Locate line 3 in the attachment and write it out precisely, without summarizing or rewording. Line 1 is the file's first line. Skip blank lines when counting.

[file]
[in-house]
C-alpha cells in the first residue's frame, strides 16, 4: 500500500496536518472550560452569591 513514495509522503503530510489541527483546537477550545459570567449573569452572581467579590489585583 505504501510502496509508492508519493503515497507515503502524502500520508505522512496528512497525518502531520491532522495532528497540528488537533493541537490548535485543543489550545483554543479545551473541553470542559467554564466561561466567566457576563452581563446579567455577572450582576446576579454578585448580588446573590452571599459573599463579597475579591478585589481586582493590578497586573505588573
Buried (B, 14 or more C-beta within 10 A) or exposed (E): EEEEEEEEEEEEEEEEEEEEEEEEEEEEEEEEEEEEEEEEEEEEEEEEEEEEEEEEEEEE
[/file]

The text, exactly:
Buried (B, 14 or more C-beta within 10 A) or exposed (E): EEEEEEEEEEEEEEEEEEEEEEEEEEEEEEEEEEEEEEEEEEEEEEEEEEEEEEEEEEEE